Highlands & Islands

Method to detect noise damage to whales studied

Whales rescue effort Image copyright Crown copyright
Image caption The new research involved whales that became stranded in shallow water on Skye in 2015

Scientists have studied the ears of dead whales to learn how underwater man-made noises affect marine mammals.

Samples taken from long finned pilot whales that died in mass strandings in Fife in 2012 and on Skye in 2015 were examined in the new study.

The team said there was "an urgent need" to develop methods for assessing the impact of high-intensity sonar and other sounds' on whales and dolphins.

They believe the method they used could guide further research.

Staff from the Scottish Marine Animal Strandings Scheme worked with scientist Maria Morell on the study, which has been published in Scientific Reports.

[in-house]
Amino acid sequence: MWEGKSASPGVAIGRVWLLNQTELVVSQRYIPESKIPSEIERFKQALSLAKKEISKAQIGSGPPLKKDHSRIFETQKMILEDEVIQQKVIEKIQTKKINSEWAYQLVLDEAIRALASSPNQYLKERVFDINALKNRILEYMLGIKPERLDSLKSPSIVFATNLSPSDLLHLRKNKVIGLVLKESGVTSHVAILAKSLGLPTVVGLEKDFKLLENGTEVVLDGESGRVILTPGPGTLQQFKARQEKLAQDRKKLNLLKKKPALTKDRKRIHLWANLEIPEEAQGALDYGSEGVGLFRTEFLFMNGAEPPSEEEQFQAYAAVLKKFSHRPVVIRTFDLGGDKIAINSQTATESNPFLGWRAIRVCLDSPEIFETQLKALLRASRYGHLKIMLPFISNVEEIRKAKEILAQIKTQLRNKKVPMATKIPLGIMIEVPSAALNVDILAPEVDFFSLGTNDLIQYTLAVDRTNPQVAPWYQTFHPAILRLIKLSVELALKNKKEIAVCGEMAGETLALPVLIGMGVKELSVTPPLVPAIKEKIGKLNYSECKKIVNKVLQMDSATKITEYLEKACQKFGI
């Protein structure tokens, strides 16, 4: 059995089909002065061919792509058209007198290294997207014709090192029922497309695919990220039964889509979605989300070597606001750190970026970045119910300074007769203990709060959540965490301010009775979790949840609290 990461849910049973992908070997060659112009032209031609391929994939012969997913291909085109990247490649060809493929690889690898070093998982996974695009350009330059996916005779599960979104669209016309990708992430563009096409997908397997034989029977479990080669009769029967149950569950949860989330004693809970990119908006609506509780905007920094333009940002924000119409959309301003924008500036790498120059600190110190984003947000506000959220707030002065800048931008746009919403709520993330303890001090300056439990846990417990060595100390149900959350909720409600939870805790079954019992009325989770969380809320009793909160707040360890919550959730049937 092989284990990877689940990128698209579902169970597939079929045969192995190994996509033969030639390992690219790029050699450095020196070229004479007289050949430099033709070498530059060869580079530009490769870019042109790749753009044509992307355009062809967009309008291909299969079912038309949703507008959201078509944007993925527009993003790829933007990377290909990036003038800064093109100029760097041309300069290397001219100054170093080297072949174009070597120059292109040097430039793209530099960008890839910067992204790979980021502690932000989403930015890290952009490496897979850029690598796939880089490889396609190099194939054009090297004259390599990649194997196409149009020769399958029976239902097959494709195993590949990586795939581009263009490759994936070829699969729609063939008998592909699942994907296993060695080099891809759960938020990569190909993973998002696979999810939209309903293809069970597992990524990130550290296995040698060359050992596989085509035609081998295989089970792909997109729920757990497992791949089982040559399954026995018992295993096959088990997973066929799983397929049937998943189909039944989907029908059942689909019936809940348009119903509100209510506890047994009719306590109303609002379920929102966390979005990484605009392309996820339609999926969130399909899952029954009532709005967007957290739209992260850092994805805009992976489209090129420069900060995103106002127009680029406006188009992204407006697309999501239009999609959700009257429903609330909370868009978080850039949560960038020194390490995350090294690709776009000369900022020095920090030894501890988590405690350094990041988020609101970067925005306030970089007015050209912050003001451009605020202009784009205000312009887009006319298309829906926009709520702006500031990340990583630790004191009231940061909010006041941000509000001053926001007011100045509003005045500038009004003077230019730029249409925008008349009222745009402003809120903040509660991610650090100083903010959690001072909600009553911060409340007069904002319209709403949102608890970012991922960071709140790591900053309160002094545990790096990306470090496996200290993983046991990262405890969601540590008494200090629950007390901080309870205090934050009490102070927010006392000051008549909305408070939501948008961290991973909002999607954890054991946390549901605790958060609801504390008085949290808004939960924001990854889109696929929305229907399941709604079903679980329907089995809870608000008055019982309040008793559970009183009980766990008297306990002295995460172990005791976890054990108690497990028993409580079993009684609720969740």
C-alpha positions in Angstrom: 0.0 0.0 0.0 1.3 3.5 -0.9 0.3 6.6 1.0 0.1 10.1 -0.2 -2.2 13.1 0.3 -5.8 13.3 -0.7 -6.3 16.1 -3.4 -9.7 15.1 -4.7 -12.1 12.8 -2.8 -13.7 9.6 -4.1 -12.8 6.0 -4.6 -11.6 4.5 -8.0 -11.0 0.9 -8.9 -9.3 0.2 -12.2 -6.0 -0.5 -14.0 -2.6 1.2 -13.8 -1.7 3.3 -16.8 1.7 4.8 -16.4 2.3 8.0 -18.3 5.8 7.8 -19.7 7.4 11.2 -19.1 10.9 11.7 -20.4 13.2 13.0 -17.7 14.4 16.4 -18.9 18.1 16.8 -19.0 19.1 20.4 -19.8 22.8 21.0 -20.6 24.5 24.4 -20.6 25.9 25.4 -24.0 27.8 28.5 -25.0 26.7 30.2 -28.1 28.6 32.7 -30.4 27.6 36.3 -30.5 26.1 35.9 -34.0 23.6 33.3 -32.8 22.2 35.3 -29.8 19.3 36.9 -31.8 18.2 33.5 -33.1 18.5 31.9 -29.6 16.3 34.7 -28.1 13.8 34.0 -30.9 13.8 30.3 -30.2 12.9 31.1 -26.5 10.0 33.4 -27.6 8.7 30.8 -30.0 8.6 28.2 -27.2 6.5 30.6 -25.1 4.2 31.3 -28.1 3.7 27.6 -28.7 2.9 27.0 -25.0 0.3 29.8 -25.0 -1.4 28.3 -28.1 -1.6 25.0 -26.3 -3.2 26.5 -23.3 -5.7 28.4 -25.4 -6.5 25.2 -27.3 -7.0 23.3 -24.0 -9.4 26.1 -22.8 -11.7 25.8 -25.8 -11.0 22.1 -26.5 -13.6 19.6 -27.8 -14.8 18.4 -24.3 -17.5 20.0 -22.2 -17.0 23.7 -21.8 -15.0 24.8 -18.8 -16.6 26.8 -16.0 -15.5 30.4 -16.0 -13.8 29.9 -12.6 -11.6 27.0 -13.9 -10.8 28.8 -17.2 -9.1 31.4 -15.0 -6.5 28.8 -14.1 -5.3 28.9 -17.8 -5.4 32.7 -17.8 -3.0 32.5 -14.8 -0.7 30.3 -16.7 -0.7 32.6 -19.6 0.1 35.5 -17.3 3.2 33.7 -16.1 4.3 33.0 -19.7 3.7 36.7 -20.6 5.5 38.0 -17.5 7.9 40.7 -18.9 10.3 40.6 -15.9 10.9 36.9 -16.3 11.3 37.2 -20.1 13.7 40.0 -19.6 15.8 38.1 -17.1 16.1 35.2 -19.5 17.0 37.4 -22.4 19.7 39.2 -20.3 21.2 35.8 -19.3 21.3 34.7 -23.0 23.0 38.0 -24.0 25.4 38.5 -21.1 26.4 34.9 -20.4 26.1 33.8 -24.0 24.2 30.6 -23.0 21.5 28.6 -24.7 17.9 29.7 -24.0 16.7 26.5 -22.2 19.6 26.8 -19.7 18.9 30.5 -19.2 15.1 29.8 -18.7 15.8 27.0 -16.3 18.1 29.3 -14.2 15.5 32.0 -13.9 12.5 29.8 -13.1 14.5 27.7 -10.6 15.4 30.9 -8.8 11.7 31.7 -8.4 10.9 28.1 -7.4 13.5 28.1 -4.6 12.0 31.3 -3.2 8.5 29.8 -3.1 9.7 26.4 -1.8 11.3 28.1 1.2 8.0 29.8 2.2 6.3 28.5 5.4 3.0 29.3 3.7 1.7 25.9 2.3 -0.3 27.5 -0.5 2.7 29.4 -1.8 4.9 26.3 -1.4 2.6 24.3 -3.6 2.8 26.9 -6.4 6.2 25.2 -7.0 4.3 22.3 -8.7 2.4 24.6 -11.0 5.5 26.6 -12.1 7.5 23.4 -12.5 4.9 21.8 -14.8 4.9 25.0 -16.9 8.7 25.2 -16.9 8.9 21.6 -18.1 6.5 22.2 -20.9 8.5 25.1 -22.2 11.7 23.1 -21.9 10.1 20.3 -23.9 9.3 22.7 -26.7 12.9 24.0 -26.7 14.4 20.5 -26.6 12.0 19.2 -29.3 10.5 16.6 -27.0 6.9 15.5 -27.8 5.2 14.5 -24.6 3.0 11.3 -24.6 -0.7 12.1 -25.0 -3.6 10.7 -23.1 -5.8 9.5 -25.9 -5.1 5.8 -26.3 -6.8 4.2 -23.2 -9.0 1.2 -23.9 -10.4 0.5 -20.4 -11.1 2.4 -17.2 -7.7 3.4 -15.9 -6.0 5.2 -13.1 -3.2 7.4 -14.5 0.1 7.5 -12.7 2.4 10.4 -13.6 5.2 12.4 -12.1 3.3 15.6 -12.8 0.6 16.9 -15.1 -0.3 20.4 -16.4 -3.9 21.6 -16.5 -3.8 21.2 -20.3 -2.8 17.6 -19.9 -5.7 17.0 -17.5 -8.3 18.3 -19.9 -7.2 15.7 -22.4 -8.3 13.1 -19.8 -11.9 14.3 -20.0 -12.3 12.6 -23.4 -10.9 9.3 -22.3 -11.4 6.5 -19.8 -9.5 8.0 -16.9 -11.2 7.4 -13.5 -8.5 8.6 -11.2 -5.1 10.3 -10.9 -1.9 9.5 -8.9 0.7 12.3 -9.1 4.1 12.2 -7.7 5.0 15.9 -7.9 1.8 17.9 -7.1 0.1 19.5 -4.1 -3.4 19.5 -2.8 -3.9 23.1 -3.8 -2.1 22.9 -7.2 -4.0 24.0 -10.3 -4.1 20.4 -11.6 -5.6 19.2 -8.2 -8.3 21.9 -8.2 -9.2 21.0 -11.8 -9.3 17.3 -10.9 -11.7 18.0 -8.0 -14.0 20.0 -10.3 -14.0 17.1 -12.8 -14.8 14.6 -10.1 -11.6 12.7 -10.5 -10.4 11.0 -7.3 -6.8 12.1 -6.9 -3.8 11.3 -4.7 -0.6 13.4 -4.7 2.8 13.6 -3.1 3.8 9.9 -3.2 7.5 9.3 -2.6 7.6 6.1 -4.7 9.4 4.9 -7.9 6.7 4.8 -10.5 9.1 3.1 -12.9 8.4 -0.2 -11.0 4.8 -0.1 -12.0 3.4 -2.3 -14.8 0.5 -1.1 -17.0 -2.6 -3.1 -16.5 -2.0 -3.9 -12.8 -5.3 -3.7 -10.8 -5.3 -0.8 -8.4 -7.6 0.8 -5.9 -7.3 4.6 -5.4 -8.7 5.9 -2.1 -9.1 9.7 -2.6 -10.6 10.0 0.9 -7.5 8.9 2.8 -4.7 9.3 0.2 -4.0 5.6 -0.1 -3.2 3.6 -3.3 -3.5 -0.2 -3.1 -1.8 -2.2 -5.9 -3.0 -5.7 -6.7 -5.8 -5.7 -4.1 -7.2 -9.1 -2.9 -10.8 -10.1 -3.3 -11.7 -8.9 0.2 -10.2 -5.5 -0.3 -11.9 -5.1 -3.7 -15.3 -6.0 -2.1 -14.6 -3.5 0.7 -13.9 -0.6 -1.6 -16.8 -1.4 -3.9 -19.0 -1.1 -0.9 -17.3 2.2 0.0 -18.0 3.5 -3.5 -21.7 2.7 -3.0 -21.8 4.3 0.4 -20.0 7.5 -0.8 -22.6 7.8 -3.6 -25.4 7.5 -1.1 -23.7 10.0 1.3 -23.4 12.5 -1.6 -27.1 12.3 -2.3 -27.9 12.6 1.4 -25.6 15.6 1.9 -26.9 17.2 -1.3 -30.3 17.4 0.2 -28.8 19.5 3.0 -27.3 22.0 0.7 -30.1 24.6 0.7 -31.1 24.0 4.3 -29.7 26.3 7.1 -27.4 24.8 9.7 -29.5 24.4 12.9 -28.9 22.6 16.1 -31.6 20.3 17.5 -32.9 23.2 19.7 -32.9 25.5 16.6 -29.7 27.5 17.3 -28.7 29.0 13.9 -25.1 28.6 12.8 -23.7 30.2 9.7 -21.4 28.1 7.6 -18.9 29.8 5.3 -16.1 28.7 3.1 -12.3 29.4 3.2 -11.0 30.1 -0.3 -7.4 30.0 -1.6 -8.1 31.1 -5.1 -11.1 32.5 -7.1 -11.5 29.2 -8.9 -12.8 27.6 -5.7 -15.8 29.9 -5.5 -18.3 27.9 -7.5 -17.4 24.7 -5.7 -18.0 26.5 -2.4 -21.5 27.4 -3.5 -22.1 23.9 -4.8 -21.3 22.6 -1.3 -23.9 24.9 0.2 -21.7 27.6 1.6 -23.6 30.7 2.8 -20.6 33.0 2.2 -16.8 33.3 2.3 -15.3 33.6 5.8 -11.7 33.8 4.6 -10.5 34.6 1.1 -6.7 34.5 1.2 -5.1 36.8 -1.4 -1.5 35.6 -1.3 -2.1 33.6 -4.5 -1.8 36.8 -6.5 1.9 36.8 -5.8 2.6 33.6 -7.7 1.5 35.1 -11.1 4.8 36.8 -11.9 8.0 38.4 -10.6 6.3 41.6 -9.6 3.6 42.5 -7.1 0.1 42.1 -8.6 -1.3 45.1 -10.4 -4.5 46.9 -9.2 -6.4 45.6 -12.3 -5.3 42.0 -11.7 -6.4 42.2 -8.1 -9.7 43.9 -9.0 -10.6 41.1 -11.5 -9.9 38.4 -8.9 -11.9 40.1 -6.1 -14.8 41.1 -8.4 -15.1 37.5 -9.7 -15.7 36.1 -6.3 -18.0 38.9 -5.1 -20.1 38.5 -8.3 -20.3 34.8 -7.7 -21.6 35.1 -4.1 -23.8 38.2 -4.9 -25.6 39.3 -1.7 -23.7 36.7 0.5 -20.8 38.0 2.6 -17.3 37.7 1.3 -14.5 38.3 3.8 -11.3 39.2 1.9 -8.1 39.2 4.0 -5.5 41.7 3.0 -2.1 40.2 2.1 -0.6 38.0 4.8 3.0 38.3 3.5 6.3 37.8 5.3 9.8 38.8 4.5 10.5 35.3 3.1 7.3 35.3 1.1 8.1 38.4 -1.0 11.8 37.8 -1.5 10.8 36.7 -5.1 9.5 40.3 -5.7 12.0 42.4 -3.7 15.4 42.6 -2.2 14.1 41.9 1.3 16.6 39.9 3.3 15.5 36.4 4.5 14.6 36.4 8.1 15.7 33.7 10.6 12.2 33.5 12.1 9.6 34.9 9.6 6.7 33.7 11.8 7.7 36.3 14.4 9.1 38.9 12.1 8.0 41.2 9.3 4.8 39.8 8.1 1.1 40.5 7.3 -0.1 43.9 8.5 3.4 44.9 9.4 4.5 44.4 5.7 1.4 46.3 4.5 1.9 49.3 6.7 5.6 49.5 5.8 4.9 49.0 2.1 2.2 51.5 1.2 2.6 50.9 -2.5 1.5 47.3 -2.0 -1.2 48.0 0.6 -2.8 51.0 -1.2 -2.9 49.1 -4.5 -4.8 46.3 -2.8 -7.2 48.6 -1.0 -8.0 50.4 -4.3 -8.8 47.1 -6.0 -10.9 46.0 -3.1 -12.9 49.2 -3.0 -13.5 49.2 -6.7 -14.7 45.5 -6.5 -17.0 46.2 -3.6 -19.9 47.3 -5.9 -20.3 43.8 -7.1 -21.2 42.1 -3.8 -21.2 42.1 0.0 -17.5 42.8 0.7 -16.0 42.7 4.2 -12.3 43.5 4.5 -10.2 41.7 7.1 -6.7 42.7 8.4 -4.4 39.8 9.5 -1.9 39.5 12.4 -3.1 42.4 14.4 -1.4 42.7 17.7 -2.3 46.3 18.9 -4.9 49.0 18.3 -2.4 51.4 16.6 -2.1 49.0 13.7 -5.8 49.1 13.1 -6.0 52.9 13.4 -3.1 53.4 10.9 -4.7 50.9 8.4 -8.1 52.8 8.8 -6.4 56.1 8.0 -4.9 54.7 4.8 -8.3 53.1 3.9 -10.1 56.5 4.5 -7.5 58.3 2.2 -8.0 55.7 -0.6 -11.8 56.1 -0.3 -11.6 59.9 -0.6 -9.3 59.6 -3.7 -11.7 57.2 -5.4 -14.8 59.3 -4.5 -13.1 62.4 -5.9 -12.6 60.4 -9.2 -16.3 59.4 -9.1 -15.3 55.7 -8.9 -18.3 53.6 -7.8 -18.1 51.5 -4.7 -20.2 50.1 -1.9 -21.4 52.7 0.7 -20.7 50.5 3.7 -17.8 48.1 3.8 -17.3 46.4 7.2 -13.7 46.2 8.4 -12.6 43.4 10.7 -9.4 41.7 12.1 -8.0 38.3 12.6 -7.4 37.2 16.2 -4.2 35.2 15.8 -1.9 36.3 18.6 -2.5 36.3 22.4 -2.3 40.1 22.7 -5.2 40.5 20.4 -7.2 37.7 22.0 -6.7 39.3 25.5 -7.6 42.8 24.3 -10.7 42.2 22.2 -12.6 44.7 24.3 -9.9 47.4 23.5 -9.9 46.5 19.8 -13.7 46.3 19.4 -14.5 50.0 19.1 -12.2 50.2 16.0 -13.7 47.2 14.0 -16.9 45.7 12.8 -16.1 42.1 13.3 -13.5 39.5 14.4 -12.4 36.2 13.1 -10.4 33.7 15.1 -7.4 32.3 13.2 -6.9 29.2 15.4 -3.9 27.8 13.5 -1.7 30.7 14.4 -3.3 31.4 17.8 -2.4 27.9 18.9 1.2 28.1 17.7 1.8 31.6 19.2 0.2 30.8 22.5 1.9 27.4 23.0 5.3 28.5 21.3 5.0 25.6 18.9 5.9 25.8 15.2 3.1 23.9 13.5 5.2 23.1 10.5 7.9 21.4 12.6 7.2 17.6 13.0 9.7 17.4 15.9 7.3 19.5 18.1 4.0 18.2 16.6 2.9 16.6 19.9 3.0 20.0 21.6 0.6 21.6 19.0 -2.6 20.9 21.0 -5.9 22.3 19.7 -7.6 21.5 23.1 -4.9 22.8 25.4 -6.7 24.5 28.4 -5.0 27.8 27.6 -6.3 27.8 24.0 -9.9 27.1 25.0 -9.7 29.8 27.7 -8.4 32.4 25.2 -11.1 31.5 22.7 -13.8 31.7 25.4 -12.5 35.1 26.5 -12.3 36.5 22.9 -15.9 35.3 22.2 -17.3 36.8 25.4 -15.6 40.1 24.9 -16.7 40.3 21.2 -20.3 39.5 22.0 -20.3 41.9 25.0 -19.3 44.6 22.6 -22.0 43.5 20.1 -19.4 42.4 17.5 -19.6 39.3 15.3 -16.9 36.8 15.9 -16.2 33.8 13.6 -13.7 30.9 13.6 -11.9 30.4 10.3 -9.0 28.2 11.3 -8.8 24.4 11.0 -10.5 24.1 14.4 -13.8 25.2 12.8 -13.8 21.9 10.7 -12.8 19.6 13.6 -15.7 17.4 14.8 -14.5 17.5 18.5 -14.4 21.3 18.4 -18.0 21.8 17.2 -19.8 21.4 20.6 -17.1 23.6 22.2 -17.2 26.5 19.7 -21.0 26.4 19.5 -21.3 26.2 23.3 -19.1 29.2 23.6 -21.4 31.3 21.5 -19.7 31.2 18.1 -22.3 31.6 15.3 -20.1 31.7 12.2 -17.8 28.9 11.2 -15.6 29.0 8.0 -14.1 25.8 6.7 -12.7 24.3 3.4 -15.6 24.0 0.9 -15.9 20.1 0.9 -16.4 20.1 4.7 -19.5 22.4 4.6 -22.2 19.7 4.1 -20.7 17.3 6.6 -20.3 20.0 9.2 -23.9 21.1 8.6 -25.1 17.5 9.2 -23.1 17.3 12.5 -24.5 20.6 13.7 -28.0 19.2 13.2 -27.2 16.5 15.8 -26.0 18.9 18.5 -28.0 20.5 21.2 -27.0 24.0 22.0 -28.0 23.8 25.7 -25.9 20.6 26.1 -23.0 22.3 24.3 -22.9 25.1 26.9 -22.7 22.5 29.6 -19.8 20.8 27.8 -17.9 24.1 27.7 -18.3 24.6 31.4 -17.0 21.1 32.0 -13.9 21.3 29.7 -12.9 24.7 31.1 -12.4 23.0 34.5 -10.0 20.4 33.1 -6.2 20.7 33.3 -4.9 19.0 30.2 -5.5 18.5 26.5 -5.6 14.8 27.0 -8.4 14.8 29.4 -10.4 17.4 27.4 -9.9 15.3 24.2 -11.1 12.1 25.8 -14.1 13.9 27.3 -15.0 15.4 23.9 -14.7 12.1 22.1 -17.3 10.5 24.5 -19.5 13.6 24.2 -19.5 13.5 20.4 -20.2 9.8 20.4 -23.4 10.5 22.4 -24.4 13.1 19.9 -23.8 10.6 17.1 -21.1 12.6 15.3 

The experts examined the inner ears of the dead whales. The organs were removed during post mortem examinations and preserved.

Image copyright Thinkstock
Image caption The scientists examined the inner ears of pilot whales

Scanning electron microscopy (SEM) was applied to the inner ears to detect acoustic trauma, damage caused by over-exposure to noises.

In their paper, the scientists said SEM was a useful method for detecting such damage. They have recommended that further research be carried out.

The strandings involved in the study saw large numbers of pilot whales get into difficulty in shallow water.

Image copyright Rob Stewart
Image caption Efforts were made to try and save the whales stranded on the Fife coast in 2012

Twenty-one whales died on a rocky foreshore between Anstruther and Pittenweem in Fife in September 2012.

The stranding on Skye's Brogaig beach in June 2015 involved 22 whales. Seven of the animals died, or had to be euthanized because they were in distress and could not be saved.

A female and its unborn calf were among those that died.

In both incidents there were efforts by volunteers and coastguard personnel to save the animals.

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